Valve published a digital “booklet” mostly based on Steam Deck, Steam, and the business itself on Thursday. Valve has released the book ahead of the Steam Deck’s introduction in Japan, South Korea, Taiwan, and Hong Kong.
The book provides Valve’s assurances on the durability of its Steam Deck and SteamOS platform, providing further evidence that this won’t simply one-time piece of hardware left to get outdated. In its E-book Valve comments on the longevity of Steam Deck explaining:
This is a multi-generational product line. Valve will support Steam Deck and SteamOS well into the foreseeable future. We will learn from the Steam community about new uses for our hardware that we haven’t thought of yet, and we will build new versions to be even more open and capable than the first version of Steam Deck has been.”
The firm hasn’t made such type of commitment to any of its older hardware which includes the Steam Controller, Steam Machine, Steam Link, or Valve Index. However, according to Valve, each of their earlier hardware innovations paved the way for the Steam Deck. This is where the business has settled, and it appears to have found a natural fit in the hardware industry.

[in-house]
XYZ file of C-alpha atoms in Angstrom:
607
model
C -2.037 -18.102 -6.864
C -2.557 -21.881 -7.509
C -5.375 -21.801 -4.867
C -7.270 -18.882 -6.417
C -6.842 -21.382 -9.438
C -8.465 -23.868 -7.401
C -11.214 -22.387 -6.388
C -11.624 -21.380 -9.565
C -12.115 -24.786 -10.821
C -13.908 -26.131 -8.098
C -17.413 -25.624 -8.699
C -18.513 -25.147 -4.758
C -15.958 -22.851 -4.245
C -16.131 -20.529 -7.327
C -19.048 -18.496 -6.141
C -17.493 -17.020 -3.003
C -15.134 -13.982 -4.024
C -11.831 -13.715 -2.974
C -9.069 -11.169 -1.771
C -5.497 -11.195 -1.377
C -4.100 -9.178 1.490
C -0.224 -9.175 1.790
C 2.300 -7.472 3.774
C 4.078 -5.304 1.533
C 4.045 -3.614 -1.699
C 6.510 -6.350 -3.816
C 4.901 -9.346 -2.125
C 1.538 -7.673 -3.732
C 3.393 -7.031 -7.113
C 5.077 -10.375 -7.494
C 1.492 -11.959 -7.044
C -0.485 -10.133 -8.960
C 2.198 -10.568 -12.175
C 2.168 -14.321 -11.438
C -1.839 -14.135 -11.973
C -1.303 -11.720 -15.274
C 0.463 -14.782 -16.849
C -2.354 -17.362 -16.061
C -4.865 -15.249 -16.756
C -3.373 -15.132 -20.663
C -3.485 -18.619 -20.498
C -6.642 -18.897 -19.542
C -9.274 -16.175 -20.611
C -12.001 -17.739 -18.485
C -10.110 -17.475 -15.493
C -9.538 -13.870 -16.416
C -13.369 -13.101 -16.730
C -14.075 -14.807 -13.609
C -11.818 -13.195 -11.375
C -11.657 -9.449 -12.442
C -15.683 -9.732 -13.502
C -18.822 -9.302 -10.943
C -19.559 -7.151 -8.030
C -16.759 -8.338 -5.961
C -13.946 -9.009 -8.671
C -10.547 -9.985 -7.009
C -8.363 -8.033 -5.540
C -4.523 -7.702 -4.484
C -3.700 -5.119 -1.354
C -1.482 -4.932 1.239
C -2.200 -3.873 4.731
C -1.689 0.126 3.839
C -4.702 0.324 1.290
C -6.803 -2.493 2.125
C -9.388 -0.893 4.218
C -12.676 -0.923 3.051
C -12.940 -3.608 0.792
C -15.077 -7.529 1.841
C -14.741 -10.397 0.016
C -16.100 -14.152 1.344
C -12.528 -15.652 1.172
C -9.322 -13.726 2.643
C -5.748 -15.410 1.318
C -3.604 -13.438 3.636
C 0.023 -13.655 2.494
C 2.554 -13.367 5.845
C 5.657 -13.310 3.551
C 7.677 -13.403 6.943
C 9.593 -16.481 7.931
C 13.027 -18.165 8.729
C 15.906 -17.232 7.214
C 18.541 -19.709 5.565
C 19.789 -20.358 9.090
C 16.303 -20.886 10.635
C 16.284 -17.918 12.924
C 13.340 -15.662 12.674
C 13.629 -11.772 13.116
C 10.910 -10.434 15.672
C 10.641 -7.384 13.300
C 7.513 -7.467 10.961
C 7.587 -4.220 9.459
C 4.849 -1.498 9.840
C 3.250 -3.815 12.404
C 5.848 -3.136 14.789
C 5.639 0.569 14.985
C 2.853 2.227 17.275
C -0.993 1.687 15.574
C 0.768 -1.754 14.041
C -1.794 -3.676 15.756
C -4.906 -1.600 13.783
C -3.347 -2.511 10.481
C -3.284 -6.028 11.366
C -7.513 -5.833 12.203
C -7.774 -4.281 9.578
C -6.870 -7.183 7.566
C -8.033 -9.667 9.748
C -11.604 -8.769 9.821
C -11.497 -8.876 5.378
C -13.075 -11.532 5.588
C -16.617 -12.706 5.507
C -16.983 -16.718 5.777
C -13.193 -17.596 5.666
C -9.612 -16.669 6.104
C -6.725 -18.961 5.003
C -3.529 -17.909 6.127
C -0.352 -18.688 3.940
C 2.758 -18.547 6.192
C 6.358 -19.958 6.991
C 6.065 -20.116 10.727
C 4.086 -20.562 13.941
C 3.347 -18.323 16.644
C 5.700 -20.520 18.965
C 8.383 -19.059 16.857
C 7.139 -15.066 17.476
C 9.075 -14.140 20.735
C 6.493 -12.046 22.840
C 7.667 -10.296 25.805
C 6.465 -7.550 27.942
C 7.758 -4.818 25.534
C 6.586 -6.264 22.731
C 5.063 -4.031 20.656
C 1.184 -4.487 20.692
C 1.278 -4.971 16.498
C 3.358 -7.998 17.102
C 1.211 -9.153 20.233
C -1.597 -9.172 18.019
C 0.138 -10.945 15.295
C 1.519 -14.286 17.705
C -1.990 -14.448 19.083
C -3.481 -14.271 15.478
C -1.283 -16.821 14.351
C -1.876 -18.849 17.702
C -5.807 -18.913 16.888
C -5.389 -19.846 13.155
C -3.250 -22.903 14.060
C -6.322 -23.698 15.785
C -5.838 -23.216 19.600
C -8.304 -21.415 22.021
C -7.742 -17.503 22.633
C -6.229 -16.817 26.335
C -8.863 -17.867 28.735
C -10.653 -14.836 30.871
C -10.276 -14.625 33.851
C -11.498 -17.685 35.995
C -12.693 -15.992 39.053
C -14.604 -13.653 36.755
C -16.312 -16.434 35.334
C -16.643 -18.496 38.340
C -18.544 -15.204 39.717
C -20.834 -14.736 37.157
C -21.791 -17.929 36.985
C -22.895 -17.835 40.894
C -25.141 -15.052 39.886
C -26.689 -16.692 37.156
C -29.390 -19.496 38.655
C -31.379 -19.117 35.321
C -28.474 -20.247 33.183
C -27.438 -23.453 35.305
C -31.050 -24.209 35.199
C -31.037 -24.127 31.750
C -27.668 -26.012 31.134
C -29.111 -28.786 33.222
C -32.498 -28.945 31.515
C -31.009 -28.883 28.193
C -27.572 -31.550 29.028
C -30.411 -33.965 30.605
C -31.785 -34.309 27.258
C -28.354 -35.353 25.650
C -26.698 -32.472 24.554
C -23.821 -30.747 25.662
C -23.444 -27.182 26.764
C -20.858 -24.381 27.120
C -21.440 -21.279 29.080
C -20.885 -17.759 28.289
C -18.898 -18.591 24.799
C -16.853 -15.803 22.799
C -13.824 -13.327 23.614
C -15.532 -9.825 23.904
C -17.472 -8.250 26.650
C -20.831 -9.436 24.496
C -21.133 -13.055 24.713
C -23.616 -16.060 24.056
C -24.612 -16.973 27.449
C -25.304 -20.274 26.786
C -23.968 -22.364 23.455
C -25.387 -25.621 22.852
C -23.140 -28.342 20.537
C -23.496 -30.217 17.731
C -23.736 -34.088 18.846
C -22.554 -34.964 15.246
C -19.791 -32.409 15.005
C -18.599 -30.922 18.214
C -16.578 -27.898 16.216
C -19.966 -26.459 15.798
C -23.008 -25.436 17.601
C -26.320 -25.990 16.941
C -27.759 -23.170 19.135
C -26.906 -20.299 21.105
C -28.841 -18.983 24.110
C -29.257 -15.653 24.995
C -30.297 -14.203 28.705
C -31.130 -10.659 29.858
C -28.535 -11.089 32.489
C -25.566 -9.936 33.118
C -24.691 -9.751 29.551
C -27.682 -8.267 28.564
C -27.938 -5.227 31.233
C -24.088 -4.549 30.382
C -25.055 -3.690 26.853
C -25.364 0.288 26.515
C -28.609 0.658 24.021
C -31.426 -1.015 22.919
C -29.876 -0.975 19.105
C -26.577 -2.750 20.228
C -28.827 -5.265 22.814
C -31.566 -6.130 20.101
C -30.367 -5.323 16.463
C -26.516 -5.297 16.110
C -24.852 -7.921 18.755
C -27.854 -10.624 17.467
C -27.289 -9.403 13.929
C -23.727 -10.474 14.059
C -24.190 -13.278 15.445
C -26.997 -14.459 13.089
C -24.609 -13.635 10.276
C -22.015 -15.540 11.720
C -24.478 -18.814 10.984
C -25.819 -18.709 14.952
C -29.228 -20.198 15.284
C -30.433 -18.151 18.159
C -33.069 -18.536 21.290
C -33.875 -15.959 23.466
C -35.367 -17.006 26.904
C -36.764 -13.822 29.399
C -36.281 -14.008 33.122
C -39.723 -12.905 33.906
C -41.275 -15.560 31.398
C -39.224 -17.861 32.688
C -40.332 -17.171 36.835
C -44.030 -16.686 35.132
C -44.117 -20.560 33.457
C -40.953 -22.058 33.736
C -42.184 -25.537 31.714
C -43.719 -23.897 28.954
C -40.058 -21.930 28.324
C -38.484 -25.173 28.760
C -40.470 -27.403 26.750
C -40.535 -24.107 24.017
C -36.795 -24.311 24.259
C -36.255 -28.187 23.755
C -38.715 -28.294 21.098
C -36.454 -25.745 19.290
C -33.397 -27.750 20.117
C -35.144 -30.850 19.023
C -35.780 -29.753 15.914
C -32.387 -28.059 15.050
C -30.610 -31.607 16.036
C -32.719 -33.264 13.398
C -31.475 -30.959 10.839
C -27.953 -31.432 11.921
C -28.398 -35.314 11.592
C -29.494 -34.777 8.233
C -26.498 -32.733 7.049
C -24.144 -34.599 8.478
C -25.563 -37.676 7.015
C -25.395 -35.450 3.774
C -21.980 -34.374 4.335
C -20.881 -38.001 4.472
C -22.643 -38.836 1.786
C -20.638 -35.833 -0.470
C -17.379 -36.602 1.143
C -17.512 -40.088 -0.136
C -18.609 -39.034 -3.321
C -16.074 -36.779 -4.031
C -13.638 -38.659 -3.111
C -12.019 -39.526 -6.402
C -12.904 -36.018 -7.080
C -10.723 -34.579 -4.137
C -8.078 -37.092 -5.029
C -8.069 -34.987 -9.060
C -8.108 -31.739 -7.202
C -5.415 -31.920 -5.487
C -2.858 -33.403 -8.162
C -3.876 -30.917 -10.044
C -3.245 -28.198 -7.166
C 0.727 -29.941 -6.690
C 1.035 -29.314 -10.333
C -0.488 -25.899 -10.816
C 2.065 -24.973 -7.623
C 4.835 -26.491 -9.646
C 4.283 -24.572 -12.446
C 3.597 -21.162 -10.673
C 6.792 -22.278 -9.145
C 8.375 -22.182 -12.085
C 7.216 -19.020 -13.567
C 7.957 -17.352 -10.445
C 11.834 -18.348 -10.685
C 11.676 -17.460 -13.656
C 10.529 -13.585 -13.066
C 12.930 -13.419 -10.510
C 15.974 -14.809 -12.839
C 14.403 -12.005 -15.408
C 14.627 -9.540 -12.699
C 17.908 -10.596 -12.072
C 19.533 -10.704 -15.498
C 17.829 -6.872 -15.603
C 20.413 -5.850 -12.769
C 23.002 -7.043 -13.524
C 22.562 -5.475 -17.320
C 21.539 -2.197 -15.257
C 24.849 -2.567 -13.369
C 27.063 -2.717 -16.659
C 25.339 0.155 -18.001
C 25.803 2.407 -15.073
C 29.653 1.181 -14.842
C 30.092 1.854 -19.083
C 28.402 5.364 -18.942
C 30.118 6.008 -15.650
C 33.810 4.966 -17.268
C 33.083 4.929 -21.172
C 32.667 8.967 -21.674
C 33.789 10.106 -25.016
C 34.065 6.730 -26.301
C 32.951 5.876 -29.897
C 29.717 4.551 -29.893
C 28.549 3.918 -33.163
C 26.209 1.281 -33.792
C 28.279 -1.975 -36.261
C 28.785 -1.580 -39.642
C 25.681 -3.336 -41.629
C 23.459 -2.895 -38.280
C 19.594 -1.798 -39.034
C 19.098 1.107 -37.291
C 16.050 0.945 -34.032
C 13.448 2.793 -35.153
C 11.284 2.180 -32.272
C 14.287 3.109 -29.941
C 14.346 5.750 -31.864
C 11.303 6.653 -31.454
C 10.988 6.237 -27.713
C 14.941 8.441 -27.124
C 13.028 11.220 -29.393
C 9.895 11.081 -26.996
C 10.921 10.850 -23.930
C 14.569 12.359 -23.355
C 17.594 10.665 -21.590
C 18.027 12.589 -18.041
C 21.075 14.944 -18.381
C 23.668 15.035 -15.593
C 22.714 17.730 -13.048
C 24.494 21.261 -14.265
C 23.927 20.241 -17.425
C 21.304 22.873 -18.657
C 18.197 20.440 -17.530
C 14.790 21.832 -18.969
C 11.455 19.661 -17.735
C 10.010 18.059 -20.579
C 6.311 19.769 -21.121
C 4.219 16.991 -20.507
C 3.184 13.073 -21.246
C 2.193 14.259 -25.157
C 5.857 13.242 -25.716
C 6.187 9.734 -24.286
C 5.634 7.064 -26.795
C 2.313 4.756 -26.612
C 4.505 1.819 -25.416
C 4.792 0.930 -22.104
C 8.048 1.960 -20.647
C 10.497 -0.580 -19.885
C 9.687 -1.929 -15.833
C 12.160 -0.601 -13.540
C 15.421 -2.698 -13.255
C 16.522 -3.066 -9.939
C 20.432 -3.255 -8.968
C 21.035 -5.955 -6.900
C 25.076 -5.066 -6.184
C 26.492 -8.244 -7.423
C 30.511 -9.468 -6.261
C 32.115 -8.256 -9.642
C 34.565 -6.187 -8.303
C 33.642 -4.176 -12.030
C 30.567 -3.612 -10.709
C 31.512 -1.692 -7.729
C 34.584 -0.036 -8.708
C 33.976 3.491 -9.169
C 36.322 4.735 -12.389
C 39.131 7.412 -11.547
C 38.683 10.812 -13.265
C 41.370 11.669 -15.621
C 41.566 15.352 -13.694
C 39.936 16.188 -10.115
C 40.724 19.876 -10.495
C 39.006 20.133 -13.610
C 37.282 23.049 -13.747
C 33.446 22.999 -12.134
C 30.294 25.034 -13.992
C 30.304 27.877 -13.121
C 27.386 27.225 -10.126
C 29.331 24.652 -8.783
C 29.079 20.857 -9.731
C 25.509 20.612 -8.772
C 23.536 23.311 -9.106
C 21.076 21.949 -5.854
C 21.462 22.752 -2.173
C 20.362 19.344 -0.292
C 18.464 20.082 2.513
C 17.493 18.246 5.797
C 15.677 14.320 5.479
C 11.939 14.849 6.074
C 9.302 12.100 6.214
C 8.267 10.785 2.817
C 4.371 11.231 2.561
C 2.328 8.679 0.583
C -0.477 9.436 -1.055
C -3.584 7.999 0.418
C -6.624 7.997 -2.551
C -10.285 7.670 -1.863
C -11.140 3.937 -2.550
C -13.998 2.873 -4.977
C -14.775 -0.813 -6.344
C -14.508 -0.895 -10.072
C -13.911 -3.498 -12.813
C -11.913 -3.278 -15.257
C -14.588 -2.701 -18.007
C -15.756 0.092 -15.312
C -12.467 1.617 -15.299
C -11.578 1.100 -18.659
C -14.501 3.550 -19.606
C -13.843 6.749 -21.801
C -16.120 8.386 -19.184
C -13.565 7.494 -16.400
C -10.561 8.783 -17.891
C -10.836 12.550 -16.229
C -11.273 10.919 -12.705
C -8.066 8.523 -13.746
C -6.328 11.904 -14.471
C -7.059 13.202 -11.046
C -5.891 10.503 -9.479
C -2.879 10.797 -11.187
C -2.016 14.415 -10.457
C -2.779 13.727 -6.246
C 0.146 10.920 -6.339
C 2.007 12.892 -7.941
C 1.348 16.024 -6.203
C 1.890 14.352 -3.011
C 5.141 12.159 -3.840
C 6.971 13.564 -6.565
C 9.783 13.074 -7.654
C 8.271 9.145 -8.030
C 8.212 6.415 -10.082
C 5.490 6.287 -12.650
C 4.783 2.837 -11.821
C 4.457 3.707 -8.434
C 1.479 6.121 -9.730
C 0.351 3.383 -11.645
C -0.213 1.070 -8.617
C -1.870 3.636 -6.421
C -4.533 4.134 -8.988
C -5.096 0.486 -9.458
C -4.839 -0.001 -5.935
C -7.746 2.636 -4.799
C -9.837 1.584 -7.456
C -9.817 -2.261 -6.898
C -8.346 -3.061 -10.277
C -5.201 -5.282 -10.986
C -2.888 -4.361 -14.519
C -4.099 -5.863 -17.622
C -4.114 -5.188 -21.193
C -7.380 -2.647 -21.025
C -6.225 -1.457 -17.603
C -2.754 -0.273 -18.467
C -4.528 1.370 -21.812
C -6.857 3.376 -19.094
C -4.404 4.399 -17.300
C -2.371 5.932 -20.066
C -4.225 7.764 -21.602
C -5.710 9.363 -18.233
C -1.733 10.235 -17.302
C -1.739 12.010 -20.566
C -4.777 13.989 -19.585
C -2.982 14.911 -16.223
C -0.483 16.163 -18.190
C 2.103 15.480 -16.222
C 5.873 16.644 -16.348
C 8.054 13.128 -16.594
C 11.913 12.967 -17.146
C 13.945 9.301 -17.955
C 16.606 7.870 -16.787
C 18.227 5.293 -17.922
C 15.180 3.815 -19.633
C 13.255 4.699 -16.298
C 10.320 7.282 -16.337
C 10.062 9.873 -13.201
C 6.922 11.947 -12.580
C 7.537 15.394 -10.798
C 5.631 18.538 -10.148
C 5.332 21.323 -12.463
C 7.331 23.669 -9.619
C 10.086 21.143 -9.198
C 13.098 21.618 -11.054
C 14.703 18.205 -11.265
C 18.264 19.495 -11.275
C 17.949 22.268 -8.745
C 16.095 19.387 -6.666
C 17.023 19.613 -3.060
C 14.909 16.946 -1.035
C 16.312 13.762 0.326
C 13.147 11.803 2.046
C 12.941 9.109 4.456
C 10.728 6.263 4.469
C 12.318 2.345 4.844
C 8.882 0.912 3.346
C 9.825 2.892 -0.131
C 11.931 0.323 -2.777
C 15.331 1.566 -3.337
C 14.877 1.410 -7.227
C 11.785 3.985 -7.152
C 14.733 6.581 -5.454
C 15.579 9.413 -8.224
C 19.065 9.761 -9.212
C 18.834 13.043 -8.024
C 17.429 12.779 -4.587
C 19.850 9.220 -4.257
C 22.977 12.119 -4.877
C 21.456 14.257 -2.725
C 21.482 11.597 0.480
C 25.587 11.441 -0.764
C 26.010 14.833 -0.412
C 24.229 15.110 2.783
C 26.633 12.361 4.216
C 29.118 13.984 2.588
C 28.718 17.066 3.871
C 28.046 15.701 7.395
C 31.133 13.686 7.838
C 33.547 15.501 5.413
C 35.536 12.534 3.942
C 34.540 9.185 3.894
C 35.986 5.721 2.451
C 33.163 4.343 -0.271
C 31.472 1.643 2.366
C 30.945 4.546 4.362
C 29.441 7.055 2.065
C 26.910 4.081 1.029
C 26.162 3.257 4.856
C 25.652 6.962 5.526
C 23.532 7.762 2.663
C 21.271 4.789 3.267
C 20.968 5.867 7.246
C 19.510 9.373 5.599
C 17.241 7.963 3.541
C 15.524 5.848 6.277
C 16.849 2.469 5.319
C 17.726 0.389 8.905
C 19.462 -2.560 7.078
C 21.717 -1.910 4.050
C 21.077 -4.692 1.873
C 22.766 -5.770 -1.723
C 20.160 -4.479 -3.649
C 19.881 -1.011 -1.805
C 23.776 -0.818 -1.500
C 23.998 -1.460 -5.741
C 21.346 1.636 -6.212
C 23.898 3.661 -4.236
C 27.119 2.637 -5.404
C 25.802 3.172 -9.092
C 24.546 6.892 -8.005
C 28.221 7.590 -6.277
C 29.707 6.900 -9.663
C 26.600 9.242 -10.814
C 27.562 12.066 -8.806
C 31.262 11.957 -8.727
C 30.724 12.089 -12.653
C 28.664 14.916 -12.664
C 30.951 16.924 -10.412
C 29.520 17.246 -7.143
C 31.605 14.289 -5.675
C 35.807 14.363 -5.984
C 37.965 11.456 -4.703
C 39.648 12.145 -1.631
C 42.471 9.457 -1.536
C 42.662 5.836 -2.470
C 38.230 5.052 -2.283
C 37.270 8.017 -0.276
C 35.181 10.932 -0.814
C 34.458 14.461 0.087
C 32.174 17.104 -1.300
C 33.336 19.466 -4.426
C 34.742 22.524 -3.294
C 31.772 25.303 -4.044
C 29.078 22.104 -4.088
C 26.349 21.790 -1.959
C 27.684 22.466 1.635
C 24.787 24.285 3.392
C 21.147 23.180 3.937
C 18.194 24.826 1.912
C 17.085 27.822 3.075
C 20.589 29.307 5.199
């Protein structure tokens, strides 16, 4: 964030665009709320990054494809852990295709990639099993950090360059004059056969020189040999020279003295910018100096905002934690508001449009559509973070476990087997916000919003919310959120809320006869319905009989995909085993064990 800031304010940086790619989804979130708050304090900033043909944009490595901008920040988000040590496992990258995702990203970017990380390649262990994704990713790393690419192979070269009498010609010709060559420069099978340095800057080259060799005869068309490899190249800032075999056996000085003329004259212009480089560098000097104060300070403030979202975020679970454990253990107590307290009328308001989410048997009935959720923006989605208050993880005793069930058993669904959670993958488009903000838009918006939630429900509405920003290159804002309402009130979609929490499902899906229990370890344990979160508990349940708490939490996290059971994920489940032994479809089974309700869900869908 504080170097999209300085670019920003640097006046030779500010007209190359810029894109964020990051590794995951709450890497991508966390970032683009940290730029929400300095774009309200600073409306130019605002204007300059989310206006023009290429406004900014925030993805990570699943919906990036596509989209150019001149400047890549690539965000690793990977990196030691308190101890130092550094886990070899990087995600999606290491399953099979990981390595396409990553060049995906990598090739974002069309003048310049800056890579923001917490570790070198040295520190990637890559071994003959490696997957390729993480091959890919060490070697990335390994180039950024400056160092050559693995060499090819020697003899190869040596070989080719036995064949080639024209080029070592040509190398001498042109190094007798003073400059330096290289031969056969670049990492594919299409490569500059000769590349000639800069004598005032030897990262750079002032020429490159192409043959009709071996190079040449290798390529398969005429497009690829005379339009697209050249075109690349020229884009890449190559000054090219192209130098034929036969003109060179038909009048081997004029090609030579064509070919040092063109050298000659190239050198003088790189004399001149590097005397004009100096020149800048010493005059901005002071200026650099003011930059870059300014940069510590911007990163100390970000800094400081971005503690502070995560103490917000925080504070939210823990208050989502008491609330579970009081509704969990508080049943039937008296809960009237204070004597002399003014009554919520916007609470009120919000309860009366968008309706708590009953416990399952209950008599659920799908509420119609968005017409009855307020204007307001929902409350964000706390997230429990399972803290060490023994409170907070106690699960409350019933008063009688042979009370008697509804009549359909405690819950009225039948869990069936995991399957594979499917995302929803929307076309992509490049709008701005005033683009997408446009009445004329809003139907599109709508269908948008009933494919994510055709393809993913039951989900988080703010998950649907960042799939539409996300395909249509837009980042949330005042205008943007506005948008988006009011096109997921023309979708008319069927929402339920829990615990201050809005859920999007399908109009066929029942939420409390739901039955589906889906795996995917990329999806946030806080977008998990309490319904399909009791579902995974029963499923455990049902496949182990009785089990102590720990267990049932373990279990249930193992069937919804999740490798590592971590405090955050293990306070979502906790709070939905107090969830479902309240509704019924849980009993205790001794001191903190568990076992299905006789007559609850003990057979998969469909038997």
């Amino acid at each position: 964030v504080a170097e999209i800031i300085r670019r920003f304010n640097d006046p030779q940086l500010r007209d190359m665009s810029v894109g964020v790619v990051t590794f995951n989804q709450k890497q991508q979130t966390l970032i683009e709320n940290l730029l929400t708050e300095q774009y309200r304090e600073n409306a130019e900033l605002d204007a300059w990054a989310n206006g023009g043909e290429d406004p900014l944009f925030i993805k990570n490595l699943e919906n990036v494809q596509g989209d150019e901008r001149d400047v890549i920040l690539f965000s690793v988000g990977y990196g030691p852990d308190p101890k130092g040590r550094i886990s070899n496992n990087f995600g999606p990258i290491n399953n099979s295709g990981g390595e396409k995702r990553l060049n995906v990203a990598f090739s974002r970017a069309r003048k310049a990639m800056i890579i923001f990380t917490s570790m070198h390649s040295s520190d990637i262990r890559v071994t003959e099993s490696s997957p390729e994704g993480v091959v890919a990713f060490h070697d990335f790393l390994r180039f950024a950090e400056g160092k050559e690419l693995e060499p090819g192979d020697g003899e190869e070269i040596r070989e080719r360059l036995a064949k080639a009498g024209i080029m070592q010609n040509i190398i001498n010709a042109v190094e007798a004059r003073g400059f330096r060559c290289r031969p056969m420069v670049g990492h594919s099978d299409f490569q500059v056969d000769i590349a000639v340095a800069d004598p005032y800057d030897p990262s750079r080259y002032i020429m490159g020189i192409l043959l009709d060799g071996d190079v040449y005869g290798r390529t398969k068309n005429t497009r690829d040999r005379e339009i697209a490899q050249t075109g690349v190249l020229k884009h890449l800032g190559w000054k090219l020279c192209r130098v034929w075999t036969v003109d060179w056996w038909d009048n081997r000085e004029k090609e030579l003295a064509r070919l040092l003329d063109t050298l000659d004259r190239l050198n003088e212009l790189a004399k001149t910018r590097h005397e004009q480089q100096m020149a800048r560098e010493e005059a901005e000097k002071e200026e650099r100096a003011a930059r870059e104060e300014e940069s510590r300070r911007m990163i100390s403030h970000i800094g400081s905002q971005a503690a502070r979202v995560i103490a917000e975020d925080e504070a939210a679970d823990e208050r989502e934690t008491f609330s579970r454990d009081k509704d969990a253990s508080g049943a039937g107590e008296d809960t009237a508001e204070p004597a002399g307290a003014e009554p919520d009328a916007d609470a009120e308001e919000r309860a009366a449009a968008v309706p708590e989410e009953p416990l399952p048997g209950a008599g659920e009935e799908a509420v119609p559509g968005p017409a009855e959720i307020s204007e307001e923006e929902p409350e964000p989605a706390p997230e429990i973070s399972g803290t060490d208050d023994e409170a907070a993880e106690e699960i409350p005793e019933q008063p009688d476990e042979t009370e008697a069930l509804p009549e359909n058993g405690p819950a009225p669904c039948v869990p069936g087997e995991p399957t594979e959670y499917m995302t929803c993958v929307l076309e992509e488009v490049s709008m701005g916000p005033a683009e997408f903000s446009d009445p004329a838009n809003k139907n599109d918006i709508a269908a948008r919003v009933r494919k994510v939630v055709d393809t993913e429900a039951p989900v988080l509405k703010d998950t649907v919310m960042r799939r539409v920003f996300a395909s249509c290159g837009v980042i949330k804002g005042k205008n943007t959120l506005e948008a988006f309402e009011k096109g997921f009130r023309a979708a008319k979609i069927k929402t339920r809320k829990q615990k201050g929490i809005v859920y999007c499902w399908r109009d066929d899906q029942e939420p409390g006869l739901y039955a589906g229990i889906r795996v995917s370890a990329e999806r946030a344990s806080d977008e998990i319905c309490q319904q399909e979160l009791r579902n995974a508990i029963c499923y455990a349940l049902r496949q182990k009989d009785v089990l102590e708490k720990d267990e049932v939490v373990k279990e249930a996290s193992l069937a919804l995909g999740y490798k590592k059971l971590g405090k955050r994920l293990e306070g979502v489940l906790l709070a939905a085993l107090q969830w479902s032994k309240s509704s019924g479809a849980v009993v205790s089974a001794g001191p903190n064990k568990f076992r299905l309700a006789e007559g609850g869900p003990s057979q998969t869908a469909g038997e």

Additionally, Valve provided some noteworthy statistics regarding Steam, such as the fact that the platform has more than 30,000 games and over 130 million monthly active users. More than 4,500 games have been given the “Verified” or “Playable” certification for Steam Deck as of the book’s publication, according to Valve, which means that around 15% of all Steam games have already been declared compatible.
When it comes to enhancing the Steam Deck, Valve has made significant advancements. A recent report indicating that many bookings for Steam Deck will move from Q4 to Q3 indicating that Valve is doing all possible to provide customers with the greatest experience. We’ll have to wait and watch how Steam Deck’s “next-gen” improvements affect both its performance and user experience.